CQ UAS: FCC Proposes $2.8 Million Fine, Sends Warning to Drone Equipment Manufacturers and Operators
June 6, 2018
In a reminder that the Federal Aviation Administration (FAA) is not the only agency with authority over unmanned aircraft system (UAS) operations, yesterday the Federal Communications Commission (FCC) announced a proposed $2.8 million forfeiture against HobbyKing for marketing certain radio transmitters for use with drones that operate outside their authorized spectrum bands, and at power levels beyond what the FCC has permitted. The action came in a Notice of Apparent Liability (NAL), which is the FCC civil equivalent of an indictment or charging document. HobbyKing can either respond to the NAL with a pleading arguing that the FCC’s tentative conclusions about the facts or law are incorrect, or it can choose to pay the NAL without challenging it. The FCC also issued an enforcement advisory warning retailers of drone transmitters about relevant requirements and noting that UAS operators also need to be aware of any FCC licensing requirements that may be required for their operations.
The FCC is the agency charged with administering the use of radio frequency (RF) spectrum for non-Federal use. As part of that responsibility, the FCC regulates devices that have the potential to cause RF interference. The Communications Act makes it unlawful to “manufacture, import, sell, offer for sale, or ship devices or home electronic equipment and systems, or use devices, which fail to comply” with the FCC’s regulations in this area. One of the FCC’s rules prohibits marketing RF devices that are required to be certified unless the device has been properly certified, identified, and labeled. Although amateur equipment for use by licensed amateurs (“hams”) in spectrum allocated to the Amateur Radio Service need not be certified, equipment that can operate on non-amateur frequencies must be certified and appropriately labeled. The FCC’s rules also establish power limits for emissions of devices, including those used only in amateur bands.
The NAL alleges that HobbyKing, through its website, offered 65 different models of devices that could be used to send video from a UAS back to the operator. According to the FCC, HobbyKing represented that these devices operate in designated amateur radio bands, but an FCC investigation determined that they were capable of operating outside these bands. In addition, the Commission tentatively determined that three of the devices transmitted at 150 to 200 percent of the authorized power level. The NAL underlines the reach of the FCC’s restrictions on “marketing.” HobbyKing apparently does not dispute that its devices do not comply with FCC rules, but instead asserted that a foreign company selling via the web does not constitute marketing in the United States. The FCC, however, disagrees, referencing a HobbyKing Instagram post as evidence that HobbyKing was in fact marketing in the United States. The FCC also emphasizes in the NAL that “a cautionary note on a company’s website” advising purchasers to be aware of local laws “in no way absolves a company from its obligation not to market noncompliant devices.”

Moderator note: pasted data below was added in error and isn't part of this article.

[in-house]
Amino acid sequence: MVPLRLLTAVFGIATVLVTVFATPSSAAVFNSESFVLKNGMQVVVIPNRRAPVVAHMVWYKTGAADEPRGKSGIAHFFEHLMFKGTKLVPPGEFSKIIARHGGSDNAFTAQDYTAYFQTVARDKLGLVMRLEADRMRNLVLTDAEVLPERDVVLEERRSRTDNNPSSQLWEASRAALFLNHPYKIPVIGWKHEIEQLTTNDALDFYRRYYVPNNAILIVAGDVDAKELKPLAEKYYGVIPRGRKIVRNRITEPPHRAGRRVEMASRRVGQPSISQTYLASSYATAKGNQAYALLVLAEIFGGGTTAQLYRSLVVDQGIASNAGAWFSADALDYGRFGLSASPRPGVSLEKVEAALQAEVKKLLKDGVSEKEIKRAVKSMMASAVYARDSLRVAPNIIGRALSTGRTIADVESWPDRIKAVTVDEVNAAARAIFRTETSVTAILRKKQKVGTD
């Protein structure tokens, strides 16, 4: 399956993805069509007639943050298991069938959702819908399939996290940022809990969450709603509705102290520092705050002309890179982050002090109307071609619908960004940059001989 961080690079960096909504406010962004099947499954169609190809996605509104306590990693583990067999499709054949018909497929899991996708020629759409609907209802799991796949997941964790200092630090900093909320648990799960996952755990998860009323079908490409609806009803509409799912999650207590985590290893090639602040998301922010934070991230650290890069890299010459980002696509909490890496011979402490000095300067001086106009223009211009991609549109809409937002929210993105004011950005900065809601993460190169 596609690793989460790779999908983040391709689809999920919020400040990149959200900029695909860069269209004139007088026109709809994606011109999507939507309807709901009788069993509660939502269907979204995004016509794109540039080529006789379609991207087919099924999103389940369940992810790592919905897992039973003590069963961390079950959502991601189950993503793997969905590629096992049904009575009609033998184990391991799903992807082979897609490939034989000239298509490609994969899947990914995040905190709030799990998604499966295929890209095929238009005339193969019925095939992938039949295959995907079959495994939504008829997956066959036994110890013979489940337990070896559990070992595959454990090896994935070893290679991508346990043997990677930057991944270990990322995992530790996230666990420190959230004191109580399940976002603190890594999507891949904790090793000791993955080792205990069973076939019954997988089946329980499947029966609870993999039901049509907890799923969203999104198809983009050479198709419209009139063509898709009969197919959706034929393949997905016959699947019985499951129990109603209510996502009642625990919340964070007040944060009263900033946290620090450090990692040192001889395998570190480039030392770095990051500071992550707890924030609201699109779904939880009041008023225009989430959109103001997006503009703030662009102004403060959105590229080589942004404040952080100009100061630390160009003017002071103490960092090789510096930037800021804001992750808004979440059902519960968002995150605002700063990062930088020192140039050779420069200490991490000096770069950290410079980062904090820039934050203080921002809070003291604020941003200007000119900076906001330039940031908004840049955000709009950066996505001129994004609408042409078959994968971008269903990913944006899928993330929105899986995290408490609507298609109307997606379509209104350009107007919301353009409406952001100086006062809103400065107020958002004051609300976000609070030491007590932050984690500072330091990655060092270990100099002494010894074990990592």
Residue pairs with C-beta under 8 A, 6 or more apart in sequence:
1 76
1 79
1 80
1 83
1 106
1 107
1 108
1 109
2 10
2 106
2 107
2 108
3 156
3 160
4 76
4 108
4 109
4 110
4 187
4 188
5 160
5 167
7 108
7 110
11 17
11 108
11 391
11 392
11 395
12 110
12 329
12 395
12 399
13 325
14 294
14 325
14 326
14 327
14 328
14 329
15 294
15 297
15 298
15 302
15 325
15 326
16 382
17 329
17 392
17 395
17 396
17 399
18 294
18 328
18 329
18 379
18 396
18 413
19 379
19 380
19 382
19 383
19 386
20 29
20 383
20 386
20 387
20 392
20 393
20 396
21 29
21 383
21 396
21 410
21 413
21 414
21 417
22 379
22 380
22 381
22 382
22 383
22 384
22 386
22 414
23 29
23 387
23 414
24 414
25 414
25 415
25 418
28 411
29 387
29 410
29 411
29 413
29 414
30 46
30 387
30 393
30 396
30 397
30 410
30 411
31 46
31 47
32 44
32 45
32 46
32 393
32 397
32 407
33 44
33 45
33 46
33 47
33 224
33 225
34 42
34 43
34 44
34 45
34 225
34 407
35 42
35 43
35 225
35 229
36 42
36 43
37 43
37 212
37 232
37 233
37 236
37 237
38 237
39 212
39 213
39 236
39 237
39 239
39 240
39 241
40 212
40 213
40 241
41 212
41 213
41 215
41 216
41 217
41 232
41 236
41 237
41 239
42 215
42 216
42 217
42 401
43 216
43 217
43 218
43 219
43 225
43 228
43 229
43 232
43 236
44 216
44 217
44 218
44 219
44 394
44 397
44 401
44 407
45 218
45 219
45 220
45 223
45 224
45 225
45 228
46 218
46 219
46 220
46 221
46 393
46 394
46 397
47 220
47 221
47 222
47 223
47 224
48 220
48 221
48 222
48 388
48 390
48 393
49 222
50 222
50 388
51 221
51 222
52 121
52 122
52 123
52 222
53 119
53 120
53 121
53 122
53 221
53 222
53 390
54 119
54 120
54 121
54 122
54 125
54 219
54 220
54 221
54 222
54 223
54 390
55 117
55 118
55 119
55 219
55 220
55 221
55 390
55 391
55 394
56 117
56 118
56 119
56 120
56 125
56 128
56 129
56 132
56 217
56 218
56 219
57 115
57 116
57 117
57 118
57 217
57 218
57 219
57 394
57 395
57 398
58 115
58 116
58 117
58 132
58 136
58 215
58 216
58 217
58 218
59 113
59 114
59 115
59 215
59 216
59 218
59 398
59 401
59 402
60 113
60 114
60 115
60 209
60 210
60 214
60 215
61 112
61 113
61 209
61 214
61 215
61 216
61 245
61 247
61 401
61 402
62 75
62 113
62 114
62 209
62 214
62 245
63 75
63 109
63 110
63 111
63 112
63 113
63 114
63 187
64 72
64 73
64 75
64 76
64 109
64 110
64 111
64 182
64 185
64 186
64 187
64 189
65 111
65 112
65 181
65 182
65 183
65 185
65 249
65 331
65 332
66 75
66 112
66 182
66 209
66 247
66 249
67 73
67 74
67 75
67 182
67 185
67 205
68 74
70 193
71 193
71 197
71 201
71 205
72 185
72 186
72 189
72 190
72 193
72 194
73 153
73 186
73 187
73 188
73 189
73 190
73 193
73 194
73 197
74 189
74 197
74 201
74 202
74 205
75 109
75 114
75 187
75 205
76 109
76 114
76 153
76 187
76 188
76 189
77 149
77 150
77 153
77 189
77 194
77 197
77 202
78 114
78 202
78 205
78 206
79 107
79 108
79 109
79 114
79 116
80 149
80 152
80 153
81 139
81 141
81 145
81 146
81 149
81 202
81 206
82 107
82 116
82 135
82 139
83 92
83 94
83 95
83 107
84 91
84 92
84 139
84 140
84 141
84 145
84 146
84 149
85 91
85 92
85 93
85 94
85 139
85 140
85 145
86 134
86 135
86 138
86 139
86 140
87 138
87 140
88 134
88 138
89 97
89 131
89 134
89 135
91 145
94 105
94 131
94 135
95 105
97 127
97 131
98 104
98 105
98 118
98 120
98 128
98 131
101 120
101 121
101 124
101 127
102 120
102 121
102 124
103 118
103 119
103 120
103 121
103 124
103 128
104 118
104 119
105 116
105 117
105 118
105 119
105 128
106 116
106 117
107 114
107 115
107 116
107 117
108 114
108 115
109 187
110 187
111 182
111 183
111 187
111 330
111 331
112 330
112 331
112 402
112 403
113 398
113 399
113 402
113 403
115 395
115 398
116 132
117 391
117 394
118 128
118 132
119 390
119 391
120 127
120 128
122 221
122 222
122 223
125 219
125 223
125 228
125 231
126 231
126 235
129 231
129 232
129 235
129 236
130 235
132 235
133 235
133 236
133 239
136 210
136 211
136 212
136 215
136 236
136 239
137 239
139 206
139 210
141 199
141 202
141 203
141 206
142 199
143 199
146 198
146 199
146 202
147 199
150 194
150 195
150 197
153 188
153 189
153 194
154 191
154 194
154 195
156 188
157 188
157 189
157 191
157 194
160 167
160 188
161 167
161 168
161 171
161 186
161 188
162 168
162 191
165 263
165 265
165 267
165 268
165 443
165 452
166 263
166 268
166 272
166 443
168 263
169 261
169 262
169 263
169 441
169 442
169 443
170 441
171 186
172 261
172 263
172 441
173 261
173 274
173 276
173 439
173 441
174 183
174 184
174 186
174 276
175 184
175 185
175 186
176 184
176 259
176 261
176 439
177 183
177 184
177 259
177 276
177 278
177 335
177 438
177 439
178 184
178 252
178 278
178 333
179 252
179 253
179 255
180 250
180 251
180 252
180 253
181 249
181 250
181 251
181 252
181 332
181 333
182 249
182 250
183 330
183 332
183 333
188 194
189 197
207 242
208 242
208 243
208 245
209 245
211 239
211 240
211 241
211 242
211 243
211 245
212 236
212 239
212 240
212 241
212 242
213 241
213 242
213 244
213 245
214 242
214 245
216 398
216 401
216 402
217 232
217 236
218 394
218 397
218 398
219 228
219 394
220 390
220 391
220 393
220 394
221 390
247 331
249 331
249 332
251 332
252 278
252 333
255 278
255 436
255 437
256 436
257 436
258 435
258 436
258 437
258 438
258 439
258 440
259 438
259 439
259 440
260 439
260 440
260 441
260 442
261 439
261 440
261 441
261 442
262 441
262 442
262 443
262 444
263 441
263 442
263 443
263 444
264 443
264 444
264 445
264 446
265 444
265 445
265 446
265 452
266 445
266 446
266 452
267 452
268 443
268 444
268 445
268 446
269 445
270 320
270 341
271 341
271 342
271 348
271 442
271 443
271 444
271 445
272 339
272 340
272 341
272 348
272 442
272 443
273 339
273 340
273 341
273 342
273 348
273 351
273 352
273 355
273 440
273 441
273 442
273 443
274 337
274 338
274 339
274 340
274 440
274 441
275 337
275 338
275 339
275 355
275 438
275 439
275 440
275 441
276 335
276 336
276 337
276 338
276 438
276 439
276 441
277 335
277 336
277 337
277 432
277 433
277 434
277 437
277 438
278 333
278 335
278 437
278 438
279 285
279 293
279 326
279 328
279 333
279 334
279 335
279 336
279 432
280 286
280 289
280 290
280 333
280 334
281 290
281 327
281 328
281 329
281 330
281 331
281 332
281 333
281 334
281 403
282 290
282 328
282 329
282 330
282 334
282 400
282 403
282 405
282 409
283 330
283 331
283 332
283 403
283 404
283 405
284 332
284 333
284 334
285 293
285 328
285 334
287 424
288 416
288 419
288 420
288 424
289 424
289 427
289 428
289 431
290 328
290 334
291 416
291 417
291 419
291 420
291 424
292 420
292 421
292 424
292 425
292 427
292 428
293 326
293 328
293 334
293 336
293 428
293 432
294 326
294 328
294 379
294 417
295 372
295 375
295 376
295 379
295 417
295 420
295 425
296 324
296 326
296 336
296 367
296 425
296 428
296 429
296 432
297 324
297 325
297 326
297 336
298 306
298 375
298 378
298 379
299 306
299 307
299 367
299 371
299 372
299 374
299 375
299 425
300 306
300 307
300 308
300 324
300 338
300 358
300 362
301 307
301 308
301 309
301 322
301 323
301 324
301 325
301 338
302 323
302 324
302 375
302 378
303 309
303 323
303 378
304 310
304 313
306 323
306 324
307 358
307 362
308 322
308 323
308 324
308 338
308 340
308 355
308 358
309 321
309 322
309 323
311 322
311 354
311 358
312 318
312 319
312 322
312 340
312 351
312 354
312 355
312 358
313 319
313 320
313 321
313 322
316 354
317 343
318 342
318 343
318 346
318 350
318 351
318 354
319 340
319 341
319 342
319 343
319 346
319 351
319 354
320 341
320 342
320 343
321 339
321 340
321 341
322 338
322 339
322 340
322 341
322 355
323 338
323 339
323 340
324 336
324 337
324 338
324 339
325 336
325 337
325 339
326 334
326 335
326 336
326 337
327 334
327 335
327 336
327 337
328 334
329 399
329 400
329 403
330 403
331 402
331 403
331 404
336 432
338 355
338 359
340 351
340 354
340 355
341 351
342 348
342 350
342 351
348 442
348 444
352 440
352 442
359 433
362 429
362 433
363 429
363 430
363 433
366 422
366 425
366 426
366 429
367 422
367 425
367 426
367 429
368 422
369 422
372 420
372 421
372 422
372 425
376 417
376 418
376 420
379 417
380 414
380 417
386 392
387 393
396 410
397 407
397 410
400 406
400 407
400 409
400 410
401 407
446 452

Separately, but clearly related to the HobbyKing NAL, the FCC also issued an advisory yesterday to retailers warning that drone video transmitters like the ones offered by HobbyKing are radio transmitters that must comply with the FCC’s rules in order to be marketed. This generally means that they must have FCC certification, or that they must operate wholly within frequencies the FCC has allocated for amateur licensee use. The FCC’s advisory also notes that drone operators must comply with the FCC’s rules when using these video transmission accessories, including holding an amateur license if using devices in the amateur band.
The advisory notes that penalties for violations can be substantial—up to $19,639 per day for marketing violations, and up to $147,290 for an ongoing violation. The proposed $2.8 million forfeiture against HobbyKing illustrates this point and showcases the FCC’s wide discretion to upwardly adjust forfeitures for what it perceives as egregious behavior. The FCC’s rules set a base forfeiture for marketing unauthorized equipment of $7,000 per violation or for each day of a continuing violation. Identifying each of the 65 models of noncompliant devices as a single violation, the FCC calculated a proposed base forfeiture of $455,000. The agency adjusted that amount upward substantially based on a number of factors, including that HobbyKing had continued to market devices even after the FCC’s investigation commenced in 2015, and that a number of the devices at issue were capable of operating on frequencies restricted for FAA and public safety operations, thereby threatening public safety.
The HobbyKing NAL also illustrates another important point—the FCC takes the obligation to fully respond to its investigations seriously. In the HobbyKing NAL, part of the proposed forfeiture is for failure to fully respond to the agency’s Letter of Inquiry. This only makes up about $40,000 of the total $2.8 million penalty, but there is little doubt that this additional violation colored the FCC’s view of the rest of the target’s conduct.
While the proposed HobbyKing forfeiture and the related enforcement advisory signal FCC concern with unauthorized and non-compliant hardware, one should not jump to the conclusion that all drone video accessories are unlawful. Compliance with FCC regulations is not extraordinarily difficult, and thousands of consumer products are appropriately certified and legally marketed in the United States every year. For those drone operators looking to relay video back to the ground, there are plenty of legal options. But even if the equipment meets the FCC’s requirements, the FCC’s advisory underscores the need for drone operators to know what spectrum their aircraft uses and understand any applicable licensing requirements.